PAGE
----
President of Russia Dmitry Medvedev: You head one of Russia’s biggest business associations, and of course your organisation cannot ignore any of the various problems we face today. You meet regularly and discuss various issues. And I have also had a number of meetings with your organisation, during which we have discussed many different initiatives aimed at overcoming the financial and economic crisis. Some of these initiatives have already led to new laws being passed, while others have yet to be implemented.
Today, I simply want to hear from you whether or not your organisation is happy with the way its proposals are being implemented. In your view, from the business community’s point of view, how well are the proposals that have already been enacted as laws working, and what still needs to be done to take into account business community interests in drafting laws to keep the economy functioning normally, and to protect workers, who are also part of all the processes in which you as the employers and entrepreneurs are involved.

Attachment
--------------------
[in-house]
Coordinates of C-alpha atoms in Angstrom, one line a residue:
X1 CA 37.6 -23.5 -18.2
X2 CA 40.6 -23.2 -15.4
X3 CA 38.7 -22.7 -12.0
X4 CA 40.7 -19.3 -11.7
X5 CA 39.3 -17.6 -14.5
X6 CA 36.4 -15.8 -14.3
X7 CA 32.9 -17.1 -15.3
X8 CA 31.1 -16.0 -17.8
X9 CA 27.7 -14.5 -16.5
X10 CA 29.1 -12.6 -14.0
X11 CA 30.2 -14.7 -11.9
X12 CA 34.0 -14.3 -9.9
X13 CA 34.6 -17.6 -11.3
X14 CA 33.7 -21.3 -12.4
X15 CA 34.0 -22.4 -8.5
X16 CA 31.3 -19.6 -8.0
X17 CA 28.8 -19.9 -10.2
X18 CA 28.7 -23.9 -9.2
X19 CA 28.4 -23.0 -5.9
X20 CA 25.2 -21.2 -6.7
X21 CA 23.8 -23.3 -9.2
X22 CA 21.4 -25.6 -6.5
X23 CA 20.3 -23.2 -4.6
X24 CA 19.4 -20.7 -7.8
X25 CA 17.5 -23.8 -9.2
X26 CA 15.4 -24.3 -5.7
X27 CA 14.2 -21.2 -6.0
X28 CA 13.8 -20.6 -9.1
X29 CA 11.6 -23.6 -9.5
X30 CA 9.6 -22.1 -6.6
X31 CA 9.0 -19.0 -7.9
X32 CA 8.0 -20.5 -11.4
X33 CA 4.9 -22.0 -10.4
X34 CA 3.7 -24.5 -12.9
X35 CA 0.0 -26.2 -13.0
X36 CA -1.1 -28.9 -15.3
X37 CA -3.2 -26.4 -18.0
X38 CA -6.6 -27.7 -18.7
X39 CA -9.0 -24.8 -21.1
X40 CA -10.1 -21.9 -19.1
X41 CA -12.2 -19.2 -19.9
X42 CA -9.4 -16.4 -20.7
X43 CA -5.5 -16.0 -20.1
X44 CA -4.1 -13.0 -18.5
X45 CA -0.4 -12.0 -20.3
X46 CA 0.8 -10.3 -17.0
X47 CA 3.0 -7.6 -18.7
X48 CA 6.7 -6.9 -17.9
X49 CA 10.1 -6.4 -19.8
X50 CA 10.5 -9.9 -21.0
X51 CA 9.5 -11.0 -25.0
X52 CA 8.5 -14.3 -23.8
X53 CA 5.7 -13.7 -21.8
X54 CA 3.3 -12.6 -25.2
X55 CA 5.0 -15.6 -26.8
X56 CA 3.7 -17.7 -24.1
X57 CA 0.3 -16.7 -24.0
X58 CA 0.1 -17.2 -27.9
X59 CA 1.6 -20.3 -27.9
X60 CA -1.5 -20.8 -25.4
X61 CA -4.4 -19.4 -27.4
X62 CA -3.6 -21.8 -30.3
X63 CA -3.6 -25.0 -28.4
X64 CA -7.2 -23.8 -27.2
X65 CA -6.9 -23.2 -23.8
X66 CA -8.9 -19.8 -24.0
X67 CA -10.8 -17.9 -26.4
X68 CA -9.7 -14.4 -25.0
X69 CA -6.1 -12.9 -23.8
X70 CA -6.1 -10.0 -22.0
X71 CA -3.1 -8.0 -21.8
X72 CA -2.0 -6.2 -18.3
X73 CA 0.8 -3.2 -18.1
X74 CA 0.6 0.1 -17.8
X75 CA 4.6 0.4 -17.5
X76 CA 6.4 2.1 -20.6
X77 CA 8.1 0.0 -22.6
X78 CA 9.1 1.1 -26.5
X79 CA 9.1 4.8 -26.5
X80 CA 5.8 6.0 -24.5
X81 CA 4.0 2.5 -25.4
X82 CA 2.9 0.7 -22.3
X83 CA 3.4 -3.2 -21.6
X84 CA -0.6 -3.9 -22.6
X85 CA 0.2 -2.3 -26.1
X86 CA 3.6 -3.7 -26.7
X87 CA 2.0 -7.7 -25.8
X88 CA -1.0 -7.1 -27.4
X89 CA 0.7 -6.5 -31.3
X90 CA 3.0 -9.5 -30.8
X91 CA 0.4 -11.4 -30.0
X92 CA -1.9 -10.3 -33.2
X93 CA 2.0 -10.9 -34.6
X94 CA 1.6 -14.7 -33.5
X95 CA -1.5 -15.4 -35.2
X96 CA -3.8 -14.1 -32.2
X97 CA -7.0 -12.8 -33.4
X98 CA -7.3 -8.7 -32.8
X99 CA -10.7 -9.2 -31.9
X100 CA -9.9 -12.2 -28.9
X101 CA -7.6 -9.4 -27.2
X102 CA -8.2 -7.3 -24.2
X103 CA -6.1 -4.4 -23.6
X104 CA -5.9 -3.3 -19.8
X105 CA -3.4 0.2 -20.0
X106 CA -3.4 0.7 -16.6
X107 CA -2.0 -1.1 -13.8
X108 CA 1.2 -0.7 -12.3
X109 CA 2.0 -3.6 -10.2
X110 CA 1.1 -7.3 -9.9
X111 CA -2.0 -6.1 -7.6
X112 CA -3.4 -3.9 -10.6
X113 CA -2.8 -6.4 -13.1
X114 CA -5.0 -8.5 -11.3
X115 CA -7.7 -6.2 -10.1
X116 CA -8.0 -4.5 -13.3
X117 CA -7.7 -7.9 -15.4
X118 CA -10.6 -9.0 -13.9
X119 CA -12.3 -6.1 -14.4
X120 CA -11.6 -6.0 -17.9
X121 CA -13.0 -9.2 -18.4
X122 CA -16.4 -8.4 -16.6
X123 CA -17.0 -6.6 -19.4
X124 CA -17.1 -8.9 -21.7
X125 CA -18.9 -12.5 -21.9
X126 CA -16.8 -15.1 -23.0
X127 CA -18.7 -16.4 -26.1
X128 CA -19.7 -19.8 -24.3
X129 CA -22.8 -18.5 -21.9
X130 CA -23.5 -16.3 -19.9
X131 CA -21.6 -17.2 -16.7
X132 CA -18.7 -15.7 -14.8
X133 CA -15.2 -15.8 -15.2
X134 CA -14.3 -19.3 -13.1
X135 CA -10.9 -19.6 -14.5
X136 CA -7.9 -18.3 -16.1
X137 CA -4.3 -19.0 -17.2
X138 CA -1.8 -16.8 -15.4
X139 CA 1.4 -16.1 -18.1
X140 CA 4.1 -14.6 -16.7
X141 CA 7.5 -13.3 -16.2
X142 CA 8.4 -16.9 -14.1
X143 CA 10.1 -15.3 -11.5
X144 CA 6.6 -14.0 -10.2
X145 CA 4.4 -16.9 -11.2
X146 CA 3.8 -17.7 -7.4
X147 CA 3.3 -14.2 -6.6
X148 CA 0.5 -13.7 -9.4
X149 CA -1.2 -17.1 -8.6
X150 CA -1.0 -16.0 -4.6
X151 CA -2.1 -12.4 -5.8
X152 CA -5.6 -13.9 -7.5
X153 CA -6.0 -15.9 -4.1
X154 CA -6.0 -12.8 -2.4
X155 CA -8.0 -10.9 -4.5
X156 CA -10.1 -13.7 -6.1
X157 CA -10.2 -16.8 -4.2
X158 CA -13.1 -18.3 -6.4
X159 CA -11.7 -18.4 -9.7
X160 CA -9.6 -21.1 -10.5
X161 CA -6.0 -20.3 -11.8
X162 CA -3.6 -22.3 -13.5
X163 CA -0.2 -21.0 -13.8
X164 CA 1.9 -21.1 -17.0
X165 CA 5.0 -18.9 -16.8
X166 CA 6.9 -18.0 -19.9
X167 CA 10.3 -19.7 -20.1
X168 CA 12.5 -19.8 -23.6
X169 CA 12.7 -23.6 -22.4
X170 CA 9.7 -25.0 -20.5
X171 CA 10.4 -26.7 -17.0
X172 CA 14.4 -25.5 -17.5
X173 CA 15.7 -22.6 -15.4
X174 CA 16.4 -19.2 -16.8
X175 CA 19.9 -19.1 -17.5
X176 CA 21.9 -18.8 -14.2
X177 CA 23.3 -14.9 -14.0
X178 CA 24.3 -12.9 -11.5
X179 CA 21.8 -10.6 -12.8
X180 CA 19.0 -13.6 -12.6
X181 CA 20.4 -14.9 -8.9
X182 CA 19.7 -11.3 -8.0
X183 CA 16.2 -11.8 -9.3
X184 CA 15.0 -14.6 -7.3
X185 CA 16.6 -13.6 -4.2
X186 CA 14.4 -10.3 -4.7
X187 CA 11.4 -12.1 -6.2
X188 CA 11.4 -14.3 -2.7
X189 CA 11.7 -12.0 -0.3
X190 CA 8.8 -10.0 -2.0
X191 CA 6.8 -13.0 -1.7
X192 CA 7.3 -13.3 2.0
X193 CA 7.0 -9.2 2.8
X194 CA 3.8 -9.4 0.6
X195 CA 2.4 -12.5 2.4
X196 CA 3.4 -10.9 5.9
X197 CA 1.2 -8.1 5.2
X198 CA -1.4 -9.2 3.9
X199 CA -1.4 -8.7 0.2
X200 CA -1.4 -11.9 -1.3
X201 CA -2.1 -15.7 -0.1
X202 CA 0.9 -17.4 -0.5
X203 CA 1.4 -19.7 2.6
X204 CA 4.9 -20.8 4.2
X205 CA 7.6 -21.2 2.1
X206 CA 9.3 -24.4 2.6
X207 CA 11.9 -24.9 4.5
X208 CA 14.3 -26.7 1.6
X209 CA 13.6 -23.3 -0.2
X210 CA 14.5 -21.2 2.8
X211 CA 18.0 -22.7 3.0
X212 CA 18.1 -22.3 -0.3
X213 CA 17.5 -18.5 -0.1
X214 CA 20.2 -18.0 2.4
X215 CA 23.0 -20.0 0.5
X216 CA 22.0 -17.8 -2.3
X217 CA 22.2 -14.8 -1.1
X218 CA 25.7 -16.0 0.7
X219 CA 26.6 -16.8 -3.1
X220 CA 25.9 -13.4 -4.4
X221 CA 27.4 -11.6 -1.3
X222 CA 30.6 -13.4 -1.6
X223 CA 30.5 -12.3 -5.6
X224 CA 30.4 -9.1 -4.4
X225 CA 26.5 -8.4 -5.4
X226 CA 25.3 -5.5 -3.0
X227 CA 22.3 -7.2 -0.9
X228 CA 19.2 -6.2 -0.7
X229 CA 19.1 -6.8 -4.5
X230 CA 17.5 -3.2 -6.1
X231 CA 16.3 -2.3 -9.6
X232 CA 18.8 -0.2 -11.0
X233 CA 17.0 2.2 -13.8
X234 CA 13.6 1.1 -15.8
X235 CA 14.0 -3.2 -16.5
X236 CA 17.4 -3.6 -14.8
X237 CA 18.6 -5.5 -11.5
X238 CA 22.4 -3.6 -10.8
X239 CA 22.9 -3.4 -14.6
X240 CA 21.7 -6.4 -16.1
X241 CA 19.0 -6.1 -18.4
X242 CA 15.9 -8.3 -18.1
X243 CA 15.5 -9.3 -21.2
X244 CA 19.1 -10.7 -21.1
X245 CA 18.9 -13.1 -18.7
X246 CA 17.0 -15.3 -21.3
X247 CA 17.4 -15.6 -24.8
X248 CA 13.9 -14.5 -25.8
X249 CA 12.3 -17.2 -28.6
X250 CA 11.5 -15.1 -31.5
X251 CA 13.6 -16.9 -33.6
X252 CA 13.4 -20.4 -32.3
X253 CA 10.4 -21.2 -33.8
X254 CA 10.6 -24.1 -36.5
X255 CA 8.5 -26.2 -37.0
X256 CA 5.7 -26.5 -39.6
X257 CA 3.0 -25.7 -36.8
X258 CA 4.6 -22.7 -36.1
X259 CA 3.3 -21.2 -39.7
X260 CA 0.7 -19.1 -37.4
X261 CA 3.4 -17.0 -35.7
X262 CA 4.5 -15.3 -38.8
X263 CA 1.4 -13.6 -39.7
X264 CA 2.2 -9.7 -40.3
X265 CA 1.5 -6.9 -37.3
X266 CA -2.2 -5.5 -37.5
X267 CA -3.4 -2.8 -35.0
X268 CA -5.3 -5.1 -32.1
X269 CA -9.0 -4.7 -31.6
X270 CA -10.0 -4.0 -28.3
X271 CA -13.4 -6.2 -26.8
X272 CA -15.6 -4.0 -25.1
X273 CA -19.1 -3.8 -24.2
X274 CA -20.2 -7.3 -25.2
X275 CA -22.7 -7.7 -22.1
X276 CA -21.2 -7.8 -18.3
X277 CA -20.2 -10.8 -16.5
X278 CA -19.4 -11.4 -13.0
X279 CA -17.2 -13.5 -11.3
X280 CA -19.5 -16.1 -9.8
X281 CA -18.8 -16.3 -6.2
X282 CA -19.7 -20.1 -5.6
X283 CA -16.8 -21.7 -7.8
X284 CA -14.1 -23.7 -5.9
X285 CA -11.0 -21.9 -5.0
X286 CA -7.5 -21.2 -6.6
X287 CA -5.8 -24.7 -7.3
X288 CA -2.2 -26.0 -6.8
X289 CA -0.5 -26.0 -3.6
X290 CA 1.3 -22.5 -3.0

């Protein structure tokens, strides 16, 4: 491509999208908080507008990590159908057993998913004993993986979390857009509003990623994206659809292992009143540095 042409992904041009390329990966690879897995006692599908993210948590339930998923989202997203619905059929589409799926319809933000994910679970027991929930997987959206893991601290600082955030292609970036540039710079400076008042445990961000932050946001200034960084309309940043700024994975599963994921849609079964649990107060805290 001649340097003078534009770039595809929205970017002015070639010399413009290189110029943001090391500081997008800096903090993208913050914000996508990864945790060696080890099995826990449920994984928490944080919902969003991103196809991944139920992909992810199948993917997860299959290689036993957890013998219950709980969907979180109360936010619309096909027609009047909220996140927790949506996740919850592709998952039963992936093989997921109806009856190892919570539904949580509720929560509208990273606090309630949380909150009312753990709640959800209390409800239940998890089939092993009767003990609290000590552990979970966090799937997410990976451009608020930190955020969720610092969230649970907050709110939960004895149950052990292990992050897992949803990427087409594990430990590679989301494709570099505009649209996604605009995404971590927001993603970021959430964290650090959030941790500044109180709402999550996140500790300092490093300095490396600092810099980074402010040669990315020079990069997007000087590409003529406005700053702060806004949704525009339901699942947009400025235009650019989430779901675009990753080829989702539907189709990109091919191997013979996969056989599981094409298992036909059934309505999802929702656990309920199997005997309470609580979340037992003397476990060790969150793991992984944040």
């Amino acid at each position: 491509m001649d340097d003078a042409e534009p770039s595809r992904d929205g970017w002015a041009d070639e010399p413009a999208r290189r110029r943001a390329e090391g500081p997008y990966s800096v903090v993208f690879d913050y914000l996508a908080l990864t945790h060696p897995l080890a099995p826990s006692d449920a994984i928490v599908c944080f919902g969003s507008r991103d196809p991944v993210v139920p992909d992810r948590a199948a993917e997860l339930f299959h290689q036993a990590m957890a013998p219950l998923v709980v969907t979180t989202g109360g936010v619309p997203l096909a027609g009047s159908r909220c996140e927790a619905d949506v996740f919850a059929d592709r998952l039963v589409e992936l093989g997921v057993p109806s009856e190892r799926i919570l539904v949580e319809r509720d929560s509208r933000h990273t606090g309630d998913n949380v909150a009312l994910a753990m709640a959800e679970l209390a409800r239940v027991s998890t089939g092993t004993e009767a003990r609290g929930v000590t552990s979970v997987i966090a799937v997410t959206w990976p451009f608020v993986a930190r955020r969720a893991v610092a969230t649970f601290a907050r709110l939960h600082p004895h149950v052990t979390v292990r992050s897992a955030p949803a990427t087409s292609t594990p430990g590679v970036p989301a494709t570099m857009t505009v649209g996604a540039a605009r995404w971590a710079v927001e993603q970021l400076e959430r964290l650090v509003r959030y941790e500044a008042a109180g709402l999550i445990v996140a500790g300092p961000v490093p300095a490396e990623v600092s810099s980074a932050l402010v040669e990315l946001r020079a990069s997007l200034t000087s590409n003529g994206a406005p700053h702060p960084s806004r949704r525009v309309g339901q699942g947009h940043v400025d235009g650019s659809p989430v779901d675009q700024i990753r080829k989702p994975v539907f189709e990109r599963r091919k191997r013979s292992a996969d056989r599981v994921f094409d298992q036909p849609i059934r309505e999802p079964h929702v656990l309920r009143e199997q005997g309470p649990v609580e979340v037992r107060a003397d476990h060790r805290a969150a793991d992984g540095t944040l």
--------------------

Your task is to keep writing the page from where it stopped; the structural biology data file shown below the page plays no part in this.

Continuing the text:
So, let’s look at perhaps the most relevant proposals at the current moment, and we could build on our discussions today through a collective meeting and through the recommendations that I make regularly to the Government.
President of the Russian Union of Industrialists and Entrpreneurs [RSPP] Alexander Shokhin: First of all, thank you for finding the time to meet with me, as president of the RSPP, on the first day of the Russian Business Week forum’s work. At the moment, at least two events are underway in parallel – our annual taxation conference, and a big round table on corporate governance. We are meeting not just within our own circle. Senior officials from the Government, Presidential Executive Office and the higher courts are taking part in all of our discussions, conferences and working sessions. At least 12 members of the Government are expected to take part in discussions at various events, and the main sense of the Russian Business Week, which I recall you opened last year as a candidate in the presidential election…